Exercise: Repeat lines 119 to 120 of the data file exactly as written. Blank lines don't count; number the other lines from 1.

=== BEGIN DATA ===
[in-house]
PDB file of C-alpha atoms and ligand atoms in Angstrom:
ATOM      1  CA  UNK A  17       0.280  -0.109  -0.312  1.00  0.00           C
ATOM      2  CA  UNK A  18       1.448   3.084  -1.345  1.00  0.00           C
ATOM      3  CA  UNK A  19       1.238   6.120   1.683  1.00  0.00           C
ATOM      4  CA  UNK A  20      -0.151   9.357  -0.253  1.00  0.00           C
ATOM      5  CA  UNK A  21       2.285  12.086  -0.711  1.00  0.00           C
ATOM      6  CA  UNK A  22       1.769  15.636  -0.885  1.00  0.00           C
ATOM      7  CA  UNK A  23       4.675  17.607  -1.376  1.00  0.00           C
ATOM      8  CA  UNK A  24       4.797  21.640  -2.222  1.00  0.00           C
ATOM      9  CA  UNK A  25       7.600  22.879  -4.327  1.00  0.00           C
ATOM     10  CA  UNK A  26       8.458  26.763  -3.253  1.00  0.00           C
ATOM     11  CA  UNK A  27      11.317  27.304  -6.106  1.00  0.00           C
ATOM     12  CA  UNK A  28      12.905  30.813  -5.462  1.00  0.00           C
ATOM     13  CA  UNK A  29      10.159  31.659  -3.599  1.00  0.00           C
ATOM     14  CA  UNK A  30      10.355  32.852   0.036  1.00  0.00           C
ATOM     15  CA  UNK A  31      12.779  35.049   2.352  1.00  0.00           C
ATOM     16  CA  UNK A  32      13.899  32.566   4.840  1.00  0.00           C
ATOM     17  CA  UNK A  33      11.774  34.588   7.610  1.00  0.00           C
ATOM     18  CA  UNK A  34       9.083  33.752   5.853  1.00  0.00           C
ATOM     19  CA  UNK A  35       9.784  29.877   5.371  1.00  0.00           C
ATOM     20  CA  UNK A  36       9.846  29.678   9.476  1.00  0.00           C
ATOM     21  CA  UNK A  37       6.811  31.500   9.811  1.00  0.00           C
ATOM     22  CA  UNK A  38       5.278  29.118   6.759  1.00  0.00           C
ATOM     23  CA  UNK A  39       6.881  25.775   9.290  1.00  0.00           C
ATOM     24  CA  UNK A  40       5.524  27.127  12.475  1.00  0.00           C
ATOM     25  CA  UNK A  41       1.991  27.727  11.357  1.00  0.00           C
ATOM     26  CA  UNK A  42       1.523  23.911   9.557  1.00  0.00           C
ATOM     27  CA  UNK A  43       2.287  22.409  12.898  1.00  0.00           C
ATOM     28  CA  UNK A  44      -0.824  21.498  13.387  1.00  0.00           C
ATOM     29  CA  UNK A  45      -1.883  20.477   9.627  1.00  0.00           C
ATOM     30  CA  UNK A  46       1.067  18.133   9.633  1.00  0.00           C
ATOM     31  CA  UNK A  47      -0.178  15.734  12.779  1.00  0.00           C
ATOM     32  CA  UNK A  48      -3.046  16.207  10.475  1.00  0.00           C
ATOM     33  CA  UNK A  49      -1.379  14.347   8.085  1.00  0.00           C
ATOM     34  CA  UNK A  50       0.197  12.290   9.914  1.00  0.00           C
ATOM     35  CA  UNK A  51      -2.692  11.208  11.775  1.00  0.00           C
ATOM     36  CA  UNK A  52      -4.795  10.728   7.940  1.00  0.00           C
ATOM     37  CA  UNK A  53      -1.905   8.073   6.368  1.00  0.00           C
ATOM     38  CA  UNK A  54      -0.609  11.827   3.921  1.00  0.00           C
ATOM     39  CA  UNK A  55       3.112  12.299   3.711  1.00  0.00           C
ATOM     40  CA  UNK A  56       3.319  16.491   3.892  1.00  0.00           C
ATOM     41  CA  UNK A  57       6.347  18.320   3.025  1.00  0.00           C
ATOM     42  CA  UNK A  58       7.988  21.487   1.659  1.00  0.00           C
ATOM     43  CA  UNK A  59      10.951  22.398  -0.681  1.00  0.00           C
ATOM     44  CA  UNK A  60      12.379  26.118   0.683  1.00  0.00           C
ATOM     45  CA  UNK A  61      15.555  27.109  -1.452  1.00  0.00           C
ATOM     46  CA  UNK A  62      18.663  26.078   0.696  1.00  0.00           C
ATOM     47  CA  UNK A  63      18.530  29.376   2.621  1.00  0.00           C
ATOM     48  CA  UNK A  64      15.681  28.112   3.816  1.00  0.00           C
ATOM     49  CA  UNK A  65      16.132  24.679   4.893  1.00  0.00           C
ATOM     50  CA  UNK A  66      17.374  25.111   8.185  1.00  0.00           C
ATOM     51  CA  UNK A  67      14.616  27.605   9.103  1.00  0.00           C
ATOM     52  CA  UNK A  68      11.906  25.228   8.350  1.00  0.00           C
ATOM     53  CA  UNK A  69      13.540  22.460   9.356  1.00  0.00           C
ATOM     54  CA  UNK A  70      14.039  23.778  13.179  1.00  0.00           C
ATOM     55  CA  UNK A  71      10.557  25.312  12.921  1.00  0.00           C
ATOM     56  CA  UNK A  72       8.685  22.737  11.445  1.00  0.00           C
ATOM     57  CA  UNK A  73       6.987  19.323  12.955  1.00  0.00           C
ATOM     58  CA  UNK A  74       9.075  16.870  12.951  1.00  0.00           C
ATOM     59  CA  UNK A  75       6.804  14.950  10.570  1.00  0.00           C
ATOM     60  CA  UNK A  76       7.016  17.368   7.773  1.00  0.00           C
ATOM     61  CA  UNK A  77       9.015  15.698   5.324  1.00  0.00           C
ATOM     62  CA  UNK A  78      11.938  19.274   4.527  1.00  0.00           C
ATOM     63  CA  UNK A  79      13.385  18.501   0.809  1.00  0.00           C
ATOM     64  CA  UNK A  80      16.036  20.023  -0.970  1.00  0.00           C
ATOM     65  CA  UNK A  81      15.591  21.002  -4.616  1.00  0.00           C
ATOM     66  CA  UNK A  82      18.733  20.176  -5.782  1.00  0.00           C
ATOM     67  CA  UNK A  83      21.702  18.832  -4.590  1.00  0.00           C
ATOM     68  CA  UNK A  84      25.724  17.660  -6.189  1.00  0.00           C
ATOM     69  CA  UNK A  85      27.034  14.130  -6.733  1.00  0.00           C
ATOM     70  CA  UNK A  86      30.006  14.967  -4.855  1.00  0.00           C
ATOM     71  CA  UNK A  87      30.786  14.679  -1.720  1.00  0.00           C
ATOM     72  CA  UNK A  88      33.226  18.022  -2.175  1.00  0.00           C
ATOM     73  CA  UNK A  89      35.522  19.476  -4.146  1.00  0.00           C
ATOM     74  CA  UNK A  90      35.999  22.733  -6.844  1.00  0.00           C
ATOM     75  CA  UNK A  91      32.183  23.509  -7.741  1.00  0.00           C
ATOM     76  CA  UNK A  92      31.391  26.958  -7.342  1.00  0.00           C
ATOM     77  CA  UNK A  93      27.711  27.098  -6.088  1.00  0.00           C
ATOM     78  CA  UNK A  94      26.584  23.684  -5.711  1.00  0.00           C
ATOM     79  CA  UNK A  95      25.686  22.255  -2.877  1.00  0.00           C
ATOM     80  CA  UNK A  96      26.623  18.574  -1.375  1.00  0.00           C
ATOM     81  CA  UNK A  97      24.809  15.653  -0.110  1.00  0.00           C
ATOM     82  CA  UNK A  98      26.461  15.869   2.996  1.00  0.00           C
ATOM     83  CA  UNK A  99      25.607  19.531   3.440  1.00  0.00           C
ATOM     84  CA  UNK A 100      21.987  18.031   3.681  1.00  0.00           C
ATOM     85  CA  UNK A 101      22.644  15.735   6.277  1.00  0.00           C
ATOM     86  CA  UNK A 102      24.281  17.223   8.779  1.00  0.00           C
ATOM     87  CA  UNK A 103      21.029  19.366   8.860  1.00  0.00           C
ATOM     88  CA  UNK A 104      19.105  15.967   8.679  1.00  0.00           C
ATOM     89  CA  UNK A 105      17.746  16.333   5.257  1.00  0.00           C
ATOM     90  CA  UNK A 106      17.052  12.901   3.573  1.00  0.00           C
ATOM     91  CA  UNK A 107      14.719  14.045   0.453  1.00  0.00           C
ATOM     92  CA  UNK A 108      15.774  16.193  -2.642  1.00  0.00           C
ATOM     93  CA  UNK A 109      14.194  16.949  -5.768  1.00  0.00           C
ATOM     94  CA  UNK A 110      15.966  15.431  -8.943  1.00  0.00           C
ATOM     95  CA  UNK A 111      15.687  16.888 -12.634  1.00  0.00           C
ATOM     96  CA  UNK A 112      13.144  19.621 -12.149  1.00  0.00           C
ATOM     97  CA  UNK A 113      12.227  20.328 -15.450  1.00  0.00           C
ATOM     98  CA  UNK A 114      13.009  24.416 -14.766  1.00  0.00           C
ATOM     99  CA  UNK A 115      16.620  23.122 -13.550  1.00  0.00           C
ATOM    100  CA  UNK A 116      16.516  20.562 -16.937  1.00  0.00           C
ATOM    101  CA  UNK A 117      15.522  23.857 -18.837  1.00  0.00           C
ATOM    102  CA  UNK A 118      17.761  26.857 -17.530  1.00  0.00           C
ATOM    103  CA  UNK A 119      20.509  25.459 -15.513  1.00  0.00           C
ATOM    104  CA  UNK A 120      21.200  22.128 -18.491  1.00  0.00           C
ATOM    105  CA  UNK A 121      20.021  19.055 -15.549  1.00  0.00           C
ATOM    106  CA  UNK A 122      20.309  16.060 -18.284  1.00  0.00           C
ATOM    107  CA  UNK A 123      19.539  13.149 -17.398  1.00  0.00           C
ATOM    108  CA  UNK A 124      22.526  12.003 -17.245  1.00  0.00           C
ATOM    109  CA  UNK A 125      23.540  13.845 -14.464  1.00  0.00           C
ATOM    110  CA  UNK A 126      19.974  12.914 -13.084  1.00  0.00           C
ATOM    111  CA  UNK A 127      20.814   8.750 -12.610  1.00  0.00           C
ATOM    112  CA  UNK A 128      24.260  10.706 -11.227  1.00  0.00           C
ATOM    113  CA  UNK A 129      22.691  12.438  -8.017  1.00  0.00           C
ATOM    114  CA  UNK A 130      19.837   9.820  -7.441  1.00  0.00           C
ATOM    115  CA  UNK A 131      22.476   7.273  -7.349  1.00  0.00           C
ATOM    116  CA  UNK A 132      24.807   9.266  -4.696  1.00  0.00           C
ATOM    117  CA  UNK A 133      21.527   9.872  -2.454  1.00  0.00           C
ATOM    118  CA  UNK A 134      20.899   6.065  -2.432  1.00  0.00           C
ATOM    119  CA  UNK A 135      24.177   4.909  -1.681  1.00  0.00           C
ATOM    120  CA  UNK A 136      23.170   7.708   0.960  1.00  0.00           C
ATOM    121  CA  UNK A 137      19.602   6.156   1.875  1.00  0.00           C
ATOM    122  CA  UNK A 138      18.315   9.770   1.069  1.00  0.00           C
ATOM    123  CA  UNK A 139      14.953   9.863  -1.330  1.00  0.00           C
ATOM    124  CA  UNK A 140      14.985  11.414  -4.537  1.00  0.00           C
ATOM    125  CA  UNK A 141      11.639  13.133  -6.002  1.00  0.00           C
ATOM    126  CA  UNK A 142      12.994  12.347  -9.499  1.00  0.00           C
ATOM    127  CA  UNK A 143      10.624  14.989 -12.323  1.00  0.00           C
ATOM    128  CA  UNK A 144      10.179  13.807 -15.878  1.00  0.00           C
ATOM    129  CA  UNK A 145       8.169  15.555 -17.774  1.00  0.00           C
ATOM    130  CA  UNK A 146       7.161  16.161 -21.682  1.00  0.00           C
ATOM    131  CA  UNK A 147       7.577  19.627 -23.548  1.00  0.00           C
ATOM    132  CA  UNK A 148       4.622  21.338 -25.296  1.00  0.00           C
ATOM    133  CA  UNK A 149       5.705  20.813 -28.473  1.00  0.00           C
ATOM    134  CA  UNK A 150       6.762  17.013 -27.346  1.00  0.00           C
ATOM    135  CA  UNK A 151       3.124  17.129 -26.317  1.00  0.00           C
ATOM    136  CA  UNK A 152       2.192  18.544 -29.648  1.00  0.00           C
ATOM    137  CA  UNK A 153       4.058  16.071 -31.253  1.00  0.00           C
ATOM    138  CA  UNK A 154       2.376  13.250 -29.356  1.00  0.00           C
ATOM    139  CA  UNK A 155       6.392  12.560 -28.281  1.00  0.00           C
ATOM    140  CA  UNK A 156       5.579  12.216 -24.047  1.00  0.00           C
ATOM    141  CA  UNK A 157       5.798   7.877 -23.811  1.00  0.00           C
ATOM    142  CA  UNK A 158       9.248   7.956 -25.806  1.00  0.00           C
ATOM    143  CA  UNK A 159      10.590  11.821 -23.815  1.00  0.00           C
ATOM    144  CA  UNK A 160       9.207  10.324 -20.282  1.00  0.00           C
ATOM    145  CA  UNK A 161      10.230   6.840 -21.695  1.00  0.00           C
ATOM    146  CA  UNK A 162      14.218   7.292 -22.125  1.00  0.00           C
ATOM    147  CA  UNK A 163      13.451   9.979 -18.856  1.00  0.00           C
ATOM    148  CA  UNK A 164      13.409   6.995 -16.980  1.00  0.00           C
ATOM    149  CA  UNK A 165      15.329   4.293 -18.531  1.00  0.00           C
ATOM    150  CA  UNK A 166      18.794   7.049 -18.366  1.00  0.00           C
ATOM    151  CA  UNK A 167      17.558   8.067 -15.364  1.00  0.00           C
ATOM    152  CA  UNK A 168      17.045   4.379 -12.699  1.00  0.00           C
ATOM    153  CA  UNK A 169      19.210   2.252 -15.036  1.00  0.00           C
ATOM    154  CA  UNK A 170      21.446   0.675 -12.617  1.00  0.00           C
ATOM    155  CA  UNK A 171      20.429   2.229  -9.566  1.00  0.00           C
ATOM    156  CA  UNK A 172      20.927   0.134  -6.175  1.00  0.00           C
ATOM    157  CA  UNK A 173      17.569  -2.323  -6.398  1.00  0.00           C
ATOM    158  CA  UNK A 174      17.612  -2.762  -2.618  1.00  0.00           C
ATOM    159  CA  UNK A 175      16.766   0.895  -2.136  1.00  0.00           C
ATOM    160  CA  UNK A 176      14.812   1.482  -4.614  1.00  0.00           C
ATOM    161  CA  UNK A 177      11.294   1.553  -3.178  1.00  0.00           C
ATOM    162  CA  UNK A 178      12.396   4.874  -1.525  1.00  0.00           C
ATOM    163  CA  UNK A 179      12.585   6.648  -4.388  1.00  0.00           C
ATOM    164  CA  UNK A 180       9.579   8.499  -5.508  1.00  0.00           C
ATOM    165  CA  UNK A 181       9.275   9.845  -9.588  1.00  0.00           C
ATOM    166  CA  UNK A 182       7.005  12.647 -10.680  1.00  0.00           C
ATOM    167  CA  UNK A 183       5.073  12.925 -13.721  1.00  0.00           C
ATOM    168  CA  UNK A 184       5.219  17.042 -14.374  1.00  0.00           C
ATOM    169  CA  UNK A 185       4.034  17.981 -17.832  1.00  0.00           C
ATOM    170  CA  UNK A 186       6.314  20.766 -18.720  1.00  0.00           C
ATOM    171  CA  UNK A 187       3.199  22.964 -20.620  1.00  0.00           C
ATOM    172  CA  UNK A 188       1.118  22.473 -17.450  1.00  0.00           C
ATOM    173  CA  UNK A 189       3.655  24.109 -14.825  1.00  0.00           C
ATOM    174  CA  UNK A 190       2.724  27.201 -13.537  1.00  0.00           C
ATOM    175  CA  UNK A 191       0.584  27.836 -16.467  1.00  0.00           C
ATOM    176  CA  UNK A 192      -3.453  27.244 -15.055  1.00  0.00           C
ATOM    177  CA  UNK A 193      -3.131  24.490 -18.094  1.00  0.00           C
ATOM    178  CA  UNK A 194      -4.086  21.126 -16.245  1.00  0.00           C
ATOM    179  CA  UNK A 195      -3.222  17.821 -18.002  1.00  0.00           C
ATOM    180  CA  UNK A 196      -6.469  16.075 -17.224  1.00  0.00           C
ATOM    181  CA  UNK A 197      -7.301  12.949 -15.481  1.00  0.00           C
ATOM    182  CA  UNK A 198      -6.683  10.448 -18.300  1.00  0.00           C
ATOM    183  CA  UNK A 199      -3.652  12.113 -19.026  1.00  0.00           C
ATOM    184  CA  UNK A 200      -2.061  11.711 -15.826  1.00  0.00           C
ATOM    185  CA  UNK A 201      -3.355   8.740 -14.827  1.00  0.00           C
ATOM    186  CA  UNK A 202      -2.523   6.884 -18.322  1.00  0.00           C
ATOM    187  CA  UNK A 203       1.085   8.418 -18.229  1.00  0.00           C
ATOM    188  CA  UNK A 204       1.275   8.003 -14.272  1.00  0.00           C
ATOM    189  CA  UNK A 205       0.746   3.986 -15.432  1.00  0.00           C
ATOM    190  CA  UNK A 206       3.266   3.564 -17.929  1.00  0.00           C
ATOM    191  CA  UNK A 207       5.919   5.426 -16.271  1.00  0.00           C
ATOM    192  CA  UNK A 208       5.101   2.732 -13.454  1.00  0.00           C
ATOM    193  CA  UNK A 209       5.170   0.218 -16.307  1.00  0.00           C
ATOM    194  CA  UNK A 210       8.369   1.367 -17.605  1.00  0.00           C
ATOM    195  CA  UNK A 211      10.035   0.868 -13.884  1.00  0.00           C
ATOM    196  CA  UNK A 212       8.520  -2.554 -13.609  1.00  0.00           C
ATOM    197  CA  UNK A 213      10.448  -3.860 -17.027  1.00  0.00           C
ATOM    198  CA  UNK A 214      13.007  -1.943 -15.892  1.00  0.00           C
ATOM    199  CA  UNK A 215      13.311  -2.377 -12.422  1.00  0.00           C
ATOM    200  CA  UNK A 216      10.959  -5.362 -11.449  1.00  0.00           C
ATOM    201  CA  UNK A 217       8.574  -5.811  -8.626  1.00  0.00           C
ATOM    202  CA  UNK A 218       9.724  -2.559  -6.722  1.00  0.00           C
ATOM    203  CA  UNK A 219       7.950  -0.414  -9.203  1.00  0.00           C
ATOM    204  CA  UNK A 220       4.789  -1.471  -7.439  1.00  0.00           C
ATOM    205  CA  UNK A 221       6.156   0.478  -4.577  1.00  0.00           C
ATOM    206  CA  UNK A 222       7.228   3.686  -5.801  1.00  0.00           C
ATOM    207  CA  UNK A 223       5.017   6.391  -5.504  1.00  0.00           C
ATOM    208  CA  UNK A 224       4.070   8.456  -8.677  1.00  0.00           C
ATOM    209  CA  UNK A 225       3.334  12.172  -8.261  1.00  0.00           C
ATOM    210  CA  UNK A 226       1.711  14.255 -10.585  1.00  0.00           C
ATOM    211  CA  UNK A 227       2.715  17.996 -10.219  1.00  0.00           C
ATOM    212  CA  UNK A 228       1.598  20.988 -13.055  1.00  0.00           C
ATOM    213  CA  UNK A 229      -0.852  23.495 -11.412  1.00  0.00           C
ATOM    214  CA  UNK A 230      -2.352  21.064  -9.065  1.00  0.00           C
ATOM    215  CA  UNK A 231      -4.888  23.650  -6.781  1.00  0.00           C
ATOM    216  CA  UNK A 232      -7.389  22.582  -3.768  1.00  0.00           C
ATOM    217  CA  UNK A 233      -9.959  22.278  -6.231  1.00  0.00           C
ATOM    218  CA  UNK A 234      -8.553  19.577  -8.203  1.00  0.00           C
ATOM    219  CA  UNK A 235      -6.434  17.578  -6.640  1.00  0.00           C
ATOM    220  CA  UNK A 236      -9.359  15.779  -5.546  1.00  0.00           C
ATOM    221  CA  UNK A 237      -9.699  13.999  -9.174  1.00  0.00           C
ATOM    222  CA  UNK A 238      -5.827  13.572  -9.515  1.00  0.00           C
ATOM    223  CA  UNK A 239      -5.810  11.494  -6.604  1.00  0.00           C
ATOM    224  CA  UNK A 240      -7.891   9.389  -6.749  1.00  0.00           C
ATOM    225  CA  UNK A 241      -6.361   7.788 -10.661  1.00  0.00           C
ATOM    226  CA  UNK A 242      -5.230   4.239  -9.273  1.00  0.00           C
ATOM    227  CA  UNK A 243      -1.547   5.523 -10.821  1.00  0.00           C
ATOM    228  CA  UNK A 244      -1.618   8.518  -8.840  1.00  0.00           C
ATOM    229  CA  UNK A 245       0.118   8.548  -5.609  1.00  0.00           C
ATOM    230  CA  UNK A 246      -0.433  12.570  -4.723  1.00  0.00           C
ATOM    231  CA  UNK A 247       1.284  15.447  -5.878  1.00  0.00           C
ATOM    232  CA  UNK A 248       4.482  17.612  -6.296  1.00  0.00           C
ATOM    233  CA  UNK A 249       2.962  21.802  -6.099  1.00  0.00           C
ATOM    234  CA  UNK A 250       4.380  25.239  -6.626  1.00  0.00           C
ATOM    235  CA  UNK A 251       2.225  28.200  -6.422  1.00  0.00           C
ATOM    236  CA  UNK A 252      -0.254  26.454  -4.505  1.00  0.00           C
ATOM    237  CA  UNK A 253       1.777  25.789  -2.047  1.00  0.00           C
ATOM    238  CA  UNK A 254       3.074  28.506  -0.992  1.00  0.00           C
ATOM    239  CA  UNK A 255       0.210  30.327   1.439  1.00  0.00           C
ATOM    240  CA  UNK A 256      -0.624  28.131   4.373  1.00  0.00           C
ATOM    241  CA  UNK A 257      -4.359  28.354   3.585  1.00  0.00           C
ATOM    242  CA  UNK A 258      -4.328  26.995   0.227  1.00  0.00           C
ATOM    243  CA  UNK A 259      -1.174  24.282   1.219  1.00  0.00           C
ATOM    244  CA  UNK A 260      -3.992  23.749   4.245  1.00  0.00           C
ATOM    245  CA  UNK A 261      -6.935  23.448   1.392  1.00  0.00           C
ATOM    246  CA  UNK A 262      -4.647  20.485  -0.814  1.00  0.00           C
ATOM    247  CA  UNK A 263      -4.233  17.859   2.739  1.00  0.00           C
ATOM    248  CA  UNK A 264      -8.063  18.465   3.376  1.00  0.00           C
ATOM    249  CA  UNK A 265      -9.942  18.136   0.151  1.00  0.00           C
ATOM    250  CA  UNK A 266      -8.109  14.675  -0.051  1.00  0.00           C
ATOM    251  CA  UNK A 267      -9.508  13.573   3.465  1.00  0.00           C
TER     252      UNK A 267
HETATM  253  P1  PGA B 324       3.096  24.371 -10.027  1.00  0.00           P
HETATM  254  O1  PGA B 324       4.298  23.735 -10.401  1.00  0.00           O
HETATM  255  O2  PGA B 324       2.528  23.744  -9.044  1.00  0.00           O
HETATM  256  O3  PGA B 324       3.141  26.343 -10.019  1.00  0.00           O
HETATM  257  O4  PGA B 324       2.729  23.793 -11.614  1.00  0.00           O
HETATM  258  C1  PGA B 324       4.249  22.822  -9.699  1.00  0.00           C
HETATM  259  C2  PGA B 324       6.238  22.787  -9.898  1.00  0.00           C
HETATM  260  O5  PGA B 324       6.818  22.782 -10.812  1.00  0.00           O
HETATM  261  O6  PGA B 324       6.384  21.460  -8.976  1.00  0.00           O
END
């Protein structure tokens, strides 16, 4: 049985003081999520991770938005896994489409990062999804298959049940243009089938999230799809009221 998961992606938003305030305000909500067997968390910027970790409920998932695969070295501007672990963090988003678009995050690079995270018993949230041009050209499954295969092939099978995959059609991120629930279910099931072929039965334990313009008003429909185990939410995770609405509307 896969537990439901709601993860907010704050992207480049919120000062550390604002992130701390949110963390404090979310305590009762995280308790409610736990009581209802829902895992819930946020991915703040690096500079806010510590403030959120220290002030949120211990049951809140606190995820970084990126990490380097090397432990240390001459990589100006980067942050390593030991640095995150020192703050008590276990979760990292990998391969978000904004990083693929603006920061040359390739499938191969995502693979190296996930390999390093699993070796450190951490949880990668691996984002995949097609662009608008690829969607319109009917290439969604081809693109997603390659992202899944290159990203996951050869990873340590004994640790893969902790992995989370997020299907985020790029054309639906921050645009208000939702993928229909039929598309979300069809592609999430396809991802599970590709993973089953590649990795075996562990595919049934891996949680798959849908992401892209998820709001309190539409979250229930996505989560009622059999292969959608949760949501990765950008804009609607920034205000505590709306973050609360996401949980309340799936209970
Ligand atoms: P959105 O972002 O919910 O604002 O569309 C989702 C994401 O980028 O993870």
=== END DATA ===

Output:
ATOM    117  CA  UNK A 133      21.527   9.872  -2.454  1.00  0.00           C
ATOM    118  CA  UNK A 134      20.899   6.065  -2.432  1.00  0.00           C